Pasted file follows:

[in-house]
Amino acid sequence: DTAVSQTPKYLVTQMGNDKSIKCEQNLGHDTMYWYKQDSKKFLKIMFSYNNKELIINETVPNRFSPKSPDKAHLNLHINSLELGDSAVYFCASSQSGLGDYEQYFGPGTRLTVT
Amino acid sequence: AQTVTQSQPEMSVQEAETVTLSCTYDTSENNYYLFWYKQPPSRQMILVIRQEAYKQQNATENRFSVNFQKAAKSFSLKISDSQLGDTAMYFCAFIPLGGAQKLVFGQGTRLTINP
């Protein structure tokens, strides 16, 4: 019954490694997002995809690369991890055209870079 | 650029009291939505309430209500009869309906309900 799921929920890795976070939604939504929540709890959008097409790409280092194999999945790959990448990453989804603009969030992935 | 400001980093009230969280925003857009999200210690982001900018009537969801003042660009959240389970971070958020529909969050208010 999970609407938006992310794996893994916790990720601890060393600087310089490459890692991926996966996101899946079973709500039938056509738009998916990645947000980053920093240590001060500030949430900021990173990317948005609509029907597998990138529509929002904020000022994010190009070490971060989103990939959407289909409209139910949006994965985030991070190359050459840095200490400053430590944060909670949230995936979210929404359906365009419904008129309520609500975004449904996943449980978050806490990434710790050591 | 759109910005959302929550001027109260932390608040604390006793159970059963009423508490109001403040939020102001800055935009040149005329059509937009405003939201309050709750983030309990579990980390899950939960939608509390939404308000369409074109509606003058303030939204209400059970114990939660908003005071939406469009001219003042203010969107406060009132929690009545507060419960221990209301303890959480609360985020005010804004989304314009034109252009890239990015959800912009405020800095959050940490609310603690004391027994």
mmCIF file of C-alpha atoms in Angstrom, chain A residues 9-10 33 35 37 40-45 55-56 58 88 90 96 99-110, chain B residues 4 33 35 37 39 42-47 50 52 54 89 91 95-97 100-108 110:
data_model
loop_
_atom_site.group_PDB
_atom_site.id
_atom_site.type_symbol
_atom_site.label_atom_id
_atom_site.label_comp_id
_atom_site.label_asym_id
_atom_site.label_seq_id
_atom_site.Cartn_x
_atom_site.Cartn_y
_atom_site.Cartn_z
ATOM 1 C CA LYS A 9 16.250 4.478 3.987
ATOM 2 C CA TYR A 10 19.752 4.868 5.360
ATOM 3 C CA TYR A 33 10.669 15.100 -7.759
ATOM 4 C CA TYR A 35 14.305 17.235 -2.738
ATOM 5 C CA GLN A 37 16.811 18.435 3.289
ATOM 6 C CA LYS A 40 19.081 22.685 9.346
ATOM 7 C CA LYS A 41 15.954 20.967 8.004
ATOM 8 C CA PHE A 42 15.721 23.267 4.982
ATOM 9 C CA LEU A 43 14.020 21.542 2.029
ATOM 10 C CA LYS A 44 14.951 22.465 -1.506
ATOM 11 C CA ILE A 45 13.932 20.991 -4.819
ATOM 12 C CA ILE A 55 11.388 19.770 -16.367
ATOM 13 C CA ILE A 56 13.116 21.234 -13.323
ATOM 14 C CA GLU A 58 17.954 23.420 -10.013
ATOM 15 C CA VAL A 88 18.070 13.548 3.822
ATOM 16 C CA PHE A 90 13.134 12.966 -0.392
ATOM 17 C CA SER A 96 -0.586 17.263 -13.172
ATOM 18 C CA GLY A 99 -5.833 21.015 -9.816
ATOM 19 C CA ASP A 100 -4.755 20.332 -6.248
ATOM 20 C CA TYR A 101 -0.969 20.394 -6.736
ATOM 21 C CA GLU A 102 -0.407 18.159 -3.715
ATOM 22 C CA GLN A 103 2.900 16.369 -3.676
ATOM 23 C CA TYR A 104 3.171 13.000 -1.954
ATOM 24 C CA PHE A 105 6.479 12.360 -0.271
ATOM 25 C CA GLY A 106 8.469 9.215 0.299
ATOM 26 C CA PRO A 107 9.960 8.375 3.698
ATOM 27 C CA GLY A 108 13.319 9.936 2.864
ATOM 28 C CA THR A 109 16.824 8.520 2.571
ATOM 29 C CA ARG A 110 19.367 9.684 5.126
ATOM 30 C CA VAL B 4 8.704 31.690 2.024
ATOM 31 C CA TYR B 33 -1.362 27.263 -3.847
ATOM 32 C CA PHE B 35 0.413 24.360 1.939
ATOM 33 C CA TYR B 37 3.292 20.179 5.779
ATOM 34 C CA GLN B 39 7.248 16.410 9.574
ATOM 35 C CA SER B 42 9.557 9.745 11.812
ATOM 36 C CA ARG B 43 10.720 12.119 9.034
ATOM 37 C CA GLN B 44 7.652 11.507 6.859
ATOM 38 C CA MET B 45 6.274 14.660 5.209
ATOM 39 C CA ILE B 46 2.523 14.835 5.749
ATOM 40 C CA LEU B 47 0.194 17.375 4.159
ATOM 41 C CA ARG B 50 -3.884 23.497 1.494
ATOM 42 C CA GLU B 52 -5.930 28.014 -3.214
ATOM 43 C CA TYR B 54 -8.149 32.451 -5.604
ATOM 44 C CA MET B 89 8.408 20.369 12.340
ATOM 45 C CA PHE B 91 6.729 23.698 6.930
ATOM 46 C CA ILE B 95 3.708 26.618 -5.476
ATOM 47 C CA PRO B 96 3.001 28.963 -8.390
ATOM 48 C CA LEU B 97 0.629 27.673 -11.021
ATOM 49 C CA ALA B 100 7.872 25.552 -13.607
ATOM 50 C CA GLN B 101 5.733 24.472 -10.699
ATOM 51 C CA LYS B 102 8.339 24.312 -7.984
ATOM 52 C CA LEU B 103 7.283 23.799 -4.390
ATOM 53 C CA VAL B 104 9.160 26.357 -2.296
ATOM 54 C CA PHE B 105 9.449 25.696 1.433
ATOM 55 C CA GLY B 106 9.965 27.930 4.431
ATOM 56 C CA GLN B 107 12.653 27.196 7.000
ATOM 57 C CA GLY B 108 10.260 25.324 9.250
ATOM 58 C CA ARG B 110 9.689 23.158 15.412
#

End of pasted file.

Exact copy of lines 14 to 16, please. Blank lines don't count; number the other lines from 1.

_atom_site.label_seq_id
_atom_site.Cartn_x
_atom_site.Cartn_y